Gutteridge says clinical leadership has also been valuable, with the Royal London's A&E department leading the way on use of Millennium and providing a useful test for other departments and organisations working on integration.

“We talk about the A&E test: if a patient attends the A&E department at three in the morning, is the data in their record and available to the doctor assessing them, without fail?”

But already yielding benefits

The improved integration is changing the way departments work. Gutteridge says the haematology department has reduced the frequency of its outpatient visits from three months to annually, replacing “ten minute chats” with a more detailed discussion, using the EHR to identify problem areas and make changes.

As well as delivering obvious efficiency savings, Gutteridge argues this leads to a more personalised, more helpful form of medicine; one that uses expensive medications and resources in a more strategic way, and that takes a longer-term view of preventing disease.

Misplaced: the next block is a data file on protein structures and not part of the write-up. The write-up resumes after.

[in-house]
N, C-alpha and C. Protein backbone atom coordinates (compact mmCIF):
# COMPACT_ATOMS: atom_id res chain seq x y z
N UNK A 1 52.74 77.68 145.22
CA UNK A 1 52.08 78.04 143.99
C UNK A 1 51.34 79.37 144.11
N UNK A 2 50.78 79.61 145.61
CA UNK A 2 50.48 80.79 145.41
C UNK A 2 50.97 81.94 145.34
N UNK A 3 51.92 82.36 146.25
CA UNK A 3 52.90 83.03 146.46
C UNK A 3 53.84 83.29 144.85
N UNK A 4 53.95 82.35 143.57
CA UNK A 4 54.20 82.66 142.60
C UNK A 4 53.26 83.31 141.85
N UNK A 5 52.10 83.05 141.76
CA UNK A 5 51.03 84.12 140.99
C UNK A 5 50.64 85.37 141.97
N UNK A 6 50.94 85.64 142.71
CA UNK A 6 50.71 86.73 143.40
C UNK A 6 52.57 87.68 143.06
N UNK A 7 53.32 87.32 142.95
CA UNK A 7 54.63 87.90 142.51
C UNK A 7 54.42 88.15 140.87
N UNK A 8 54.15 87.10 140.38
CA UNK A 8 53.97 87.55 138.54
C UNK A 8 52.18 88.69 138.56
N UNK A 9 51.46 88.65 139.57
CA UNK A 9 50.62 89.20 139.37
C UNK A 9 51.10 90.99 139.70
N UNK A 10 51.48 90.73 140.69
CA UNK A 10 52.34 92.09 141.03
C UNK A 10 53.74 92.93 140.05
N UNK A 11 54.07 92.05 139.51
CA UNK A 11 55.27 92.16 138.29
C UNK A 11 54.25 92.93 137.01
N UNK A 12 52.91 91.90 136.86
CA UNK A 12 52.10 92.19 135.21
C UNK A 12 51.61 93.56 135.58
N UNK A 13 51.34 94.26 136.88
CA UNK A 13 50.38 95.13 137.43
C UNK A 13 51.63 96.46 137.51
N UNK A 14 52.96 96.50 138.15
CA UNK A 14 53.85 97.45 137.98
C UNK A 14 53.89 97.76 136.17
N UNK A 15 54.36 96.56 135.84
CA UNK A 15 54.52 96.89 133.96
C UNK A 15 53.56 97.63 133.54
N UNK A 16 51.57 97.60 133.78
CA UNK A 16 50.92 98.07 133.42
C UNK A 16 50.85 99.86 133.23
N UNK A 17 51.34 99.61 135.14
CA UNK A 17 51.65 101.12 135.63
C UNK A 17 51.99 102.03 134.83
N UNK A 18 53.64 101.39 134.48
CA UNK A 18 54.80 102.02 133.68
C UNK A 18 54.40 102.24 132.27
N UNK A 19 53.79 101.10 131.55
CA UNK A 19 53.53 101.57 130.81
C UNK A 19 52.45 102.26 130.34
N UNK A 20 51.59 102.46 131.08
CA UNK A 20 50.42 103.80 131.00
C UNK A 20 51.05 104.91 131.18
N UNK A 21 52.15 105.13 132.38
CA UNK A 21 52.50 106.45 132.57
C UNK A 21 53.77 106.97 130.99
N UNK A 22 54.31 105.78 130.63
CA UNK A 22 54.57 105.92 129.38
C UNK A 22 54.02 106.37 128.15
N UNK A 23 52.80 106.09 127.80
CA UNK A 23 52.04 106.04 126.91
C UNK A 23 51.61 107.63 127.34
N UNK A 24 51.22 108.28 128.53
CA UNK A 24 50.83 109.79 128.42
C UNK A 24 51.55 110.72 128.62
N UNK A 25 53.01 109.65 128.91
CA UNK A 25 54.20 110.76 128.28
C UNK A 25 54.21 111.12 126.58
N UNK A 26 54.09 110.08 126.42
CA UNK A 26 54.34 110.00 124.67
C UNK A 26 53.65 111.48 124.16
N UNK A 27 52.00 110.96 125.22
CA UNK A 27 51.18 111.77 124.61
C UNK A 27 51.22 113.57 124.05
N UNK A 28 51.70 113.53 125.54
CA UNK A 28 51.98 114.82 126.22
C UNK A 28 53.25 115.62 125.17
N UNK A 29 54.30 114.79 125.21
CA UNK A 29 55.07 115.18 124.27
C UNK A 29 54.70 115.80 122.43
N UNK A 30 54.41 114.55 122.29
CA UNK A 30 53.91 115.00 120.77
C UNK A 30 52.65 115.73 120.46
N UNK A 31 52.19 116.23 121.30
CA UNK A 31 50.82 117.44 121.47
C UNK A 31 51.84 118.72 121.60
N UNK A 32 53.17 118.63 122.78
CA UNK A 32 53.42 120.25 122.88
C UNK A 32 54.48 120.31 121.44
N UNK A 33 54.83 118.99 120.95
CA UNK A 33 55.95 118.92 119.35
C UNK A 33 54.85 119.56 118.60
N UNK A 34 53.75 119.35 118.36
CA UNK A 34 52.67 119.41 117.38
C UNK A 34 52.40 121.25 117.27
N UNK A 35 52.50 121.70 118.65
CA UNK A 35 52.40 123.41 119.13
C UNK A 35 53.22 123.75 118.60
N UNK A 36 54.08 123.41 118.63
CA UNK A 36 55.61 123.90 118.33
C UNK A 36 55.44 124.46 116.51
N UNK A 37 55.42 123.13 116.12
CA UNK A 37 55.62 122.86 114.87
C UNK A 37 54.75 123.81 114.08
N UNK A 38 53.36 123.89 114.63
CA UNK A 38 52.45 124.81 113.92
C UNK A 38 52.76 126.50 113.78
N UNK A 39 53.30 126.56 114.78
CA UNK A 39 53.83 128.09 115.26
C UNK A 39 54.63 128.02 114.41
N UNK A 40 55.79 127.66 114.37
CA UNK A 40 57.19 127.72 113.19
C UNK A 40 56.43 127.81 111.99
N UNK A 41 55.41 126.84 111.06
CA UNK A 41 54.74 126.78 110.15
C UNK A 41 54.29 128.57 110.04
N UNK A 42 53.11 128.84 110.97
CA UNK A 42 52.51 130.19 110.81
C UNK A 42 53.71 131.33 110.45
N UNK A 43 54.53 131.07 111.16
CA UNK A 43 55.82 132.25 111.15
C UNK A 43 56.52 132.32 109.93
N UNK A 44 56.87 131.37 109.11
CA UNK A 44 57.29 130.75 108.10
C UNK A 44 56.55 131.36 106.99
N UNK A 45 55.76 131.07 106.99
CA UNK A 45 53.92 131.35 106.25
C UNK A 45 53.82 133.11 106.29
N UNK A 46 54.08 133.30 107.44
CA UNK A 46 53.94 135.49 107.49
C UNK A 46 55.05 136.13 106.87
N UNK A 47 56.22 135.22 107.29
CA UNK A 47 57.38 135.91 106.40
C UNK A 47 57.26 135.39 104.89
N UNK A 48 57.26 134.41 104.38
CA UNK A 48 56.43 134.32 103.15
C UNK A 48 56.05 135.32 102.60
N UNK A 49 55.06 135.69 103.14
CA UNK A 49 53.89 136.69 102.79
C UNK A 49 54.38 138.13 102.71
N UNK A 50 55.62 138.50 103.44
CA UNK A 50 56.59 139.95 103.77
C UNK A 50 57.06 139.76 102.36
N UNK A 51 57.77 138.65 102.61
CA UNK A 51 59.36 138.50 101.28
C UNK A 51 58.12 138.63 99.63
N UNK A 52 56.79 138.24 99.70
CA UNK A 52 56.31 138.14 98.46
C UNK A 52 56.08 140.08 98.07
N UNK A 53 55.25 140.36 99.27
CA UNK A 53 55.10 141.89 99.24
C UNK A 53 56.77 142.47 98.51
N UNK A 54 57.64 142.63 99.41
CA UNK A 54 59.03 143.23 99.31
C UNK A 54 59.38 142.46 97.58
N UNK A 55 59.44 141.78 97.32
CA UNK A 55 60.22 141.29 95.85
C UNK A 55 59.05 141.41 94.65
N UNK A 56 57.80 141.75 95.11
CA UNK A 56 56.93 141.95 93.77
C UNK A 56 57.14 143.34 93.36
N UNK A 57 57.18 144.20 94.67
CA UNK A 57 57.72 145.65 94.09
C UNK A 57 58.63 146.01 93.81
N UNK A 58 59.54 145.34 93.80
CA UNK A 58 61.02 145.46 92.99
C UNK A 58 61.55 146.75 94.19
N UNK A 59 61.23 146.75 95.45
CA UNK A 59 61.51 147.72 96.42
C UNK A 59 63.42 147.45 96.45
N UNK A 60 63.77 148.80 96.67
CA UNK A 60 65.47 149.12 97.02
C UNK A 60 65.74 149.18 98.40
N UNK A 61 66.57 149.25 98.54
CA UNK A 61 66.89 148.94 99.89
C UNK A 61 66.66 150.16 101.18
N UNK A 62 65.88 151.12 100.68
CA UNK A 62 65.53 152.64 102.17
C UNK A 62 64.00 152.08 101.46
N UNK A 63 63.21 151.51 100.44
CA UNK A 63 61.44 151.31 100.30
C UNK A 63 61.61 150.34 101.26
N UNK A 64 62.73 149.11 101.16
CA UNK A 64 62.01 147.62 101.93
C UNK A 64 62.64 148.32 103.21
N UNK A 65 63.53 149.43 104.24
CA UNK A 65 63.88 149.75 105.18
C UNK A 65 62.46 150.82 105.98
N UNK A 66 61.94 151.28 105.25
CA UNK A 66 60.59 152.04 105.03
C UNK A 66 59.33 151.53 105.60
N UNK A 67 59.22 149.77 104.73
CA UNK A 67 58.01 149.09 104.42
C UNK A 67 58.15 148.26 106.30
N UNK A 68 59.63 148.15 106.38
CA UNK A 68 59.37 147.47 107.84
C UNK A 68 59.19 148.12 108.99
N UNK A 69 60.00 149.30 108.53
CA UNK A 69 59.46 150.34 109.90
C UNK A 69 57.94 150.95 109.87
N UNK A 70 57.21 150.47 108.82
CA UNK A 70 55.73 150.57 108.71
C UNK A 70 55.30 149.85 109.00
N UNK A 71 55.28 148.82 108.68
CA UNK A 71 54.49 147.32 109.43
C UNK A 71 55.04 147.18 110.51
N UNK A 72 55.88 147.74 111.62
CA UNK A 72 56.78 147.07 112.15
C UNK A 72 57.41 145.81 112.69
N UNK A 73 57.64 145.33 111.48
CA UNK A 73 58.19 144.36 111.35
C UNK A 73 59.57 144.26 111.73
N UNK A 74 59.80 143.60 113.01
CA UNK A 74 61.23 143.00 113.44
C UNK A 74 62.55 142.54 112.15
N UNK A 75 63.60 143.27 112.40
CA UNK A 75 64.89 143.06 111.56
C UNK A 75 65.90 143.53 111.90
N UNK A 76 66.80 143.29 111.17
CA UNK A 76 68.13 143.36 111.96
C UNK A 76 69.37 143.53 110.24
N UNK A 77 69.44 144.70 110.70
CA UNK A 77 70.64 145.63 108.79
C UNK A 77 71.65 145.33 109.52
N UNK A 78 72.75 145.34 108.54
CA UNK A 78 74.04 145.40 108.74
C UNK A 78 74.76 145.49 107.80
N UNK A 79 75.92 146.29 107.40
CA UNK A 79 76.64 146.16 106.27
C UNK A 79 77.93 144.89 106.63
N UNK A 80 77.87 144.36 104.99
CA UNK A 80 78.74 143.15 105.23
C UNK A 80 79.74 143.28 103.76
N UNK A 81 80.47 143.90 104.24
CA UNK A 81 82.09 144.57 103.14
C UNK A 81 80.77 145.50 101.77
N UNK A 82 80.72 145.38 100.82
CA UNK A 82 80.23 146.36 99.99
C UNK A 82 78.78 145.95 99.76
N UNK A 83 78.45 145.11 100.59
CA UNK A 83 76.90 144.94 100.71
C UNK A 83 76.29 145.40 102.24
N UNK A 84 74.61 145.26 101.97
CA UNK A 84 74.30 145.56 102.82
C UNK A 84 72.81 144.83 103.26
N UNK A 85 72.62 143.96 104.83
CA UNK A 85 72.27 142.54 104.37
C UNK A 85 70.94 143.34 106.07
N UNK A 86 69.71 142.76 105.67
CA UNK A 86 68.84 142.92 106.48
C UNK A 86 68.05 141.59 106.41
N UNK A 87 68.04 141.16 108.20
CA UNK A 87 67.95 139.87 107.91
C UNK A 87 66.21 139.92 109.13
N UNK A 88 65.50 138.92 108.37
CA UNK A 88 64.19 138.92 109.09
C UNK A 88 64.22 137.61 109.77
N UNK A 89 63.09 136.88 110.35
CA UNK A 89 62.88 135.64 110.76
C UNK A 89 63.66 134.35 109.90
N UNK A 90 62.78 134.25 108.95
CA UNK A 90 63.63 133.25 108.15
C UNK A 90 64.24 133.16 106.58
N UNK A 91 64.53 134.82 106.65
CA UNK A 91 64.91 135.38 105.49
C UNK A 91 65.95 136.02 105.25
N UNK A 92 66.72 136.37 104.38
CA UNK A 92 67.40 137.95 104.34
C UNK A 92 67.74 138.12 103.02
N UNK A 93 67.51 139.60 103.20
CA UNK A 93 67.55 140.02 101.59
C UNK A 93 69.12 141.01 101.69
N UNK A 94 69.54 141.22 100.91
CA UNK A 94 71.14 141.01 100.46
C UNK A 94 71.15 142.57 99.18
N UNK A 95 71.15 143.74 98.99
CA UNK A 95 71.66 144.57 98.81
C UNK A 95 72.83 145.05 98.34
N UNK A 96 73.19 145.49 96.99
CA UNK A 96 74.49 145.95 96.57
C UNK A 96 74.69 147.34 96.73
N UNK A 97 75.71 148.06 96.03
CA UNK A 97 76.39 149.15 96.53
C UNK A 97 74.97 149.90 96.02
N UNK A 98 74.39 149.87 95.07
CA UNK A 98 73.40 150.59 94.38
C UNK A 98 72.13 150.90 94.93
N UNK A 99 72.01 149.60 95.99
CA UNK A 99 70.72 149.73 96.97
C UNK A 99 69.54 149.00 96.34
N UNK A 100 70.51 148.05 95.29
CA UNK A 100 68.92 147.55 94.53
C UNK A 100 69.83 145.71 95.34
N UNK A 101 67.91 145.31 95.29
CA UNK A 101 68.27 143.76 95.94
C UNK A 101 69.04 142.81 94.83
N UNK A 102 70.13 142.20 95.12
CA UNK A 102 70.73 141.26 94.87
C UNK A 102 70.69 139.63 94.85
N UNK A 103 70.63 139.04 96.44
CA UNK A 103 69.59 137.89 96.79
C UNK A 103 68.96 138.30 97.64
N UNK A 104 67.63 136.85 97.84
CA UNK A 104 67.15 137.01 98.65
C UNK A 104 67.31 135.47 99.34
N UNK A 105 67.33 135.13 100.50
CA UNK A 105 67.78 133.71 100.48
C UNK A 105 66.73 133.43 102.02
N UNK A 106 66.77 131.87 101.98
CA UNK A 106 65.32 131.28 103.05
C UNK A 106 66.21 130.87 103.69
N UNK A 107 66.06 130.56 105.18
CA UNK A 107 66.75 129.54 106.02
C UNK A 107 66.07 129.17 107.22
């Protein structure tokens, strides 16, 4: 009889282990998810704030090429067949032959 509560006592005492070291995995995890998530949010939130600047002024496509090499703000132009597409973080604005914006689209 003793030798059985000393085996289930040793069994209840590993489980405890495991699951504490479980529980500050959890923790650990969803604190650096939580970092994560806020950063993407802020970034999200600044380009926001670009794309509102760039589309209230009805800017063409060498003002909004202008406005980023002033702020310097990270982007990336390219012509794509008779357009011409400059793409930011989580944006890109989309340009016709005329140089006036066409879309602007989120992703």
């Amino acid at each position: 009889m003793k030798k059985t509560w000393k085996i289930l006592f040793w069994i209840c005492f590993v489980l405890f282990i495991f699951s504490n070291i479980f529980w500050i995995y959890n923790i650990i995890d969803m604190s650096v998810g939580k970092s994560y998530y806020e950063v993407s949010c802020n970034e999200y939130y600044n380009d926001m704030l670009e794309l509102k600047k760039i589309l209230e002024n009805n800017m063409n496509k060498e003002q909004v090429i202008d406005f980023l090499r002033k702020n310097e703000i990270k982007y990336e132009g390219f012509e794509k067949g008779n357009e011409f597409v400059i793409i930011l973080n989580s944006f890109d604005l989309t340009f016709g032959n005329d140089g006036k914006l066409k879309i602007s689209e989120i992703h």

“You begin to see that you can use the same sort of techniques to prevent disease if you capture it early. If you look at the 25-year-olds who are eating and drinking too much, you can try to stop them growing up to become 55-year-old alcoholic diabetics.”

Two thirds of the way there: lots still to do

The trust is about two-thirds of the way through the integration of the different hospitals, and is about to move out of the BT data centre, and into the Cerner data centre.

“There is a challenge about how Cerner will run a large-scale data centre, because they haven’t done here. They are fantastically good at doing it in the US, though, so it shouldn’t be an issue,” Gutteridge says.

Medicines management is also a priority; without it, the trust can hardly claim to be working towards ‘paperless’. “We still prescribe on paper, and it’s such a large part of modern medicine that until we [add it to the system], we’ve only done three-quarters of the job.”

Asked for one key message for other CCIOs working on integration projects, Gutteridge picks “do less and think more”. He explains: “Implementation is often about imagining the future and imagining what can go wrong, then managing it beforehand.”